In the last three years that Noé Duchafour-Lawrence has lived in Lisbon, the French designer has immersed himself in his adopted country’s rich artisan culture and craft traditions, so much so that he has established Made in Situ there, a design studio dedicated to honouring Portugal’s unique craftspeople and practices. The studio’s first two collections are currently on view in New York at the art gallery Demisch Danant, in an exhibition that articulates the process of spending time discovering a place and then understanding its origins and its inhabitants. Comprising ‘Barro Negro’, a series of handmade black ceramics, and ‘Burnt Cork’, pieces of furniture made from cork, the objects are testament to cross-disciplinary, cultural exchange.

Cork table with black ceramic vase

‘The designed pieces are the fruits of my adventures, explorations of geological and biological textures, patterns, materials and their related techniques,’ says Duchaufour-Lawrance. ‘Above all, my inspiration comes from human knowledge and sensitivity, linking to and embedded in each specific place.’

Inspired by Portugal’s various regions and unique dynamic between land and sea, Duchaufour-Lawrance set out to investigate the relationship between the country’s historic crafts and its geographical and natural resources.

Black pottery on floor and cork furniture in background at Noé Duchaufour-Lawrance show at Demisch Danant gallery New York

‘Demisch Danant x Made in Situ’, exhibition view at Demisch Danant, New York. Photography: Adrianna Glaviano

At the gallery, from left, Noé Duchaufour Lawrance, Suzanne Demisch and Stephane Danant. Photography: Adrianna Glaviano

For ‘Barro Negro’, a recognisable, naturally black pottery specific to Portgual’s Tondela region, Duchaufour-Lawrance enlisted the expertise of local ceramicists Xana Monteiro and Carlos Lima to develop new forms.

Encompassing a set of 12 vases, each infused with a different persona in a nod to the sense of community Duchaufour-Lawrance experienced when he first visited; larger, unadorned vessels bearing the unique marks of the firing process; boulder-like lamps that remind the designer of the mountainsides of Brittany; and orb-like perfume diffusers, the otherworldly ceramics collection exudes a gravitas in its austere, yet almost spiritual-like appearance.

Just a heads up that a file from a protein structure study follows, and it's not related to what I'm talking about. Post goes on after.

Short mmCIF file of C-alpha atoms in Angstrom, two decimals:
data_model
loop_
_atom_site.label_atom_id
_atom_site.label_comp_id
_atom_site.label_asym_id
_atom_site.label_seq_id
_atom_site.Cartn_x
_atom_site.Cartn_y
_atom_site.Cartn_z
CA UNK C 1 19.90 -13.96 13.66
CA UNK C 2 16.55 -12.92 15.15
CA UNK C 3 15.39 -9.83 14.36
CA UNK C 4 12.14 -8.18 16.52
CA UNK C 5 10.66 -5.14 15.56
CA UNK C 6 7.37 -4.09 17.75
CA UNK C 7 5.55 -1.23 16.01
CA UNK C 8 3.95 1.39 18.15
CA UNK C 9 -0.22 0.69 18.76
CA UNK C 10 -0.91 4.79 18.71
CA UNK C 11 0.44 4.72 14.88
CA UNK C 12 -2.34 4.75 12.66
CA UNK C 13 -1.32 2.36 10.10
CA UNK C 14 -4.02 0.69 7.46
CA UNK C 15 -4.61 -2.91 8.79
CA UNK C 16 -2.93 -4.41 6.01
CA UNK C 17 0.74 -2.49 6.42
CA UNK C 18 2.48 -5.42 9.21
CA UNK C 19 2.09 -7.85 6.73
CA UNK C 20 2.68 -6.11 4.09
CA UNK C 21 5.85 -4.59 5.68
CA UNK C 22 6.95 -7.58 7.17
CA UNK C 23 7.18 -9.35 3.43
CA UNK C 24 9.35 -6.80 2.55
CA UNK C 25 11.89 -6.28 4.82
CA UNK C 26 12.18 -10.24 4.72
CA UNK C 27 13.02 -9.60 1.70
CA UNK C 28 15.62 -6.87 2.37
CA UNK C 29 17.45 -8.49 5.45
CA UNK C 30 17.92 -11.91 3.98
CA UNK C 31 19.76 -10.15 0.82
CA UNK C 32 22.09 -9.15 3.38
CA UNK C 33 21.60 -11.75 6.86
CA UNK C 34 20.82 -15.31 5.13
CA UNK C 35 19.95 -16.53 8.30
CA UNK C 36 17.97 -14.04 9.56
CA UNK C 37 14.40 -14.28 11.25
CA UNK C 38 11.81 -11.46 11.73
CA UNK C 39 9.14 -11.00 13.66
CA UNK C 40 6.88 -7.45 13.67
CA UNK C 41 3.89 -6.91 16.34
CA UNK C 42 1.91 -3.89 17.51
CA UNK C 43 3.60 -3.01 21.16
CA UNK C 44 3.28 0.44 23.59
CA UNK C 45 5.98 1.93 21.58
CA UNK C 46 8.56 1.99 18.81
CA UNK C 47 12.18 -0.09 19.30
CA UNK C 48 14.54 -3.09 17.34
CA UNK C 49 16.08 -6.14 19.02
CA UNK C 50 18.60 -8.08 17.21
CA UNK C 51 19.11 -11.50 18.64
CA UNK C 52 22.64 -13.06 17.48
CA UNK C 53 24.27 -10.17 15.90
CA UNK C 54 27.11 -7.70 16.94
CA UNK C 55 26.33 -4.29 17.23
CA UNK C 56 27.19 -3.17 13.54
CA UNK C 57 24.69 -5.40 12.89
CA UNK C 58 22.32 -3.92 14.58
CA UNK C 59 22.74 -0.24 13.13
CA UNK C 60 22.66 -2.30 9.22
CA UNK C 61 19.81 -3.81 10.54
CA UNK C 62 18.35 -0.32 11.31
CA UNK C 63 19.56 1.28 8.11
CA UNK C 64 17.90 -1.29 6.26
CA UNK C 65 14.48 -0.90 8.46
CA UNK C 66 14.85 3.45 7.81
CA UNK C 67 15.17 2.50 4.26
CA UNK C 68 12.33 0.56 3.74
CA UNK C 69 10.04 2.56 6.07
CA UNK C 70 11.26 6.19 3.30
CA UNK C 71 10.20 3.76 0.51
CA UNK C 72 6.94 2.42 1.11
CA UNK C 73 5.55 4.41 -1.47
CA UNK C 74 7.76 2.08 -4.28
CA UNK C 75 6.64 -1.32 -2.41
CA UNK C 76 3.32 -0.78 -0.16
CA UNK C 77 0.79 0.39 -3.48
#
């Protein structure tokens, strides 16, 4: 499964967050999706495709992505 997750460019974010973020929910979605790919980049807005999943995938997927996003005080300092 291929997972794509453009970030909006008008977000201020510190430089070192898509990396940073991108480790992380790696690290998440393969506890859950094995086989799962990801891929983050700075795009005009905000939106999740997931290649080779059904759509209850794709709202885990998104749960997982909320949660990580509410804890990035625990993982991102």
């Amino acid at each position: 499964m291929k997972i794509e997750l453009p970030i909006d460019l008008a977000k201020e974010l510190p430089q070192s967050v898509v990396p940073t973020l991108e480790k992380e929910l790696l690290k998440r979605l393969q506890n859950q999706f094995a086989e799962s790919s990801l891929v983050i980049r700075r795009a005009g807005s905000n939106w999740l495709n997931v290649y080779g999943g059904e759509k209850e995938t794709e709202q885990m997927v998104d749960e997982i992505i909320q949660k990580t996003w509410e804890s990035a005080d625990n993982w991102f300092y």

Cork furniture in New York Apartment

In contrast, the furniture in the ‘Burnt Cork’ collection pays tribute to the warmth and tactility of Portuguese cork. In a celebration of the material’s malleability and resilience, Duchaufour-Lawrance has created a sculptural dining table, a chaise longue, a stool, as well as low chairs and coffee tables in articulated forms that almost appear to be carved by hand.

Inspired by an encounter with burnt cork after a forest fire, a material that’s typically discarded, Duchaufour-Lawrance worked with a family business in the Algarve that was salvaging the damaged material and transforming it into custom gradient blocks that are then carved by CNC machine by master technicians at Granorte, a cork company in Rio Meão in the north of Portugal, into the grounding forms of the furniture. Each piece is a combination of horizontal and vertical forms.

Back of cork chair

’I had seen some of Noé’s “Burnt Cork” collection from afar, but everything was enhanced when I experienced it in person. To feel the material and appreciate its tactile character is to understand the innovation of the craft – an ultra-contemporary design born from something honest in its materiality,’ says Demisch Danant co-founder Stephane Danant.

Fellow co-founder Suzanne Demisch adds, ‘As a gallery, we’re interested in presenting various dialogues and uncovering the stories behind each work. I was attracted to Made In Situ’s point of view as well as it use of local and natural materials. While cork and clay are not new materials, Noé’s unique design process and aesthetic are innovative.’ §

cork furniture with large burnt clay vessel